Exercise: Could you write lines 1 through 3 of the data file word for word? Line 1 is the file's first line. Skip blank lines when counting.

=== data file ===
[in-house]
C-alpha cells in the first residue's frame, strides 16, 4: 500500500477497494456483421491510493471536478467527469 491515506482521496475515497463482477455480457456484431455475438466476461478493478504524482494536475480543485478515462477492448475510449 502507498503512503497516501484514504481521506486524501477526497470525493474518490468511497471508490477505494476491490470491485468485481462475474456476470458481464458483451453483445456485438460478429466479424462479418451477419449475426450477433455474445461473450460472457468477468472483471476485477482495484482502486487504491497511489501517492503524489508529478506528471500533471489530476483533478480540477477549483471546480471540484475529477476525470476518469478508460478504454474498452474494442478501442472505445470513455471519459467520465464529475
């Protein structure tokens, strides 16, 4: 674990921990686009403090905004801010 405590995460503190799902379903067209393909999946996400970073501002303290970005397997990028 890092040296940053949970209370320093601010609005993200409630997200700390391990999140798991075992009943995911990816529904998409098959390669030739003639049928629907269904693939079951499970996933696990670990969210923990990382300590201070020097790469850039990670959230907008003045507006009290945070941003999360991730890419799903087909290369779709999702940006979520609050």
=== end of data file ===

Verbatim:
[in-house]
C-alpha cells in the first residue's frame, strides 16, 4: 500500500477497494456483421491510493471536478467527469 491515506482521496475515497463482477455480457456484431455475438466476461478493478504524482494536475480543485478515462477492448475510449 502507498503512503497516501484514504481521506486524501477526497470525493474518490468511497471508490477505494476491490470491485468485481462475474456476470458481464458483451453483445456485438460478429466479424462479418451477419449475426450477433455474445461473450460472457468477468472483471476485477482495484482502486487504491497511489501517492503524489508529478506528471500533471489530476483533478480540477477549483471546480471540484475529477476525470476518469478508460478504454474498452474494442478501442472505445470513455471519459467520465464529475
């Protein structure tokens, strides 16, 4: 674990921990686009403090905004801010 405590995460503190799902379903067209393909999946996400970073501002303290970005397997990028 890092040296940053949970209370320093601010609005993200409630997200700390391990999140798991075992009943995911990816529904998409098959390669030739003639049928629907269904693939079951499970996933696990670990969210923990990382300590201070020097790469850039990670959230907008003045507006009290945070941003999360991730890419799903087909290369779709999702940006979520609050």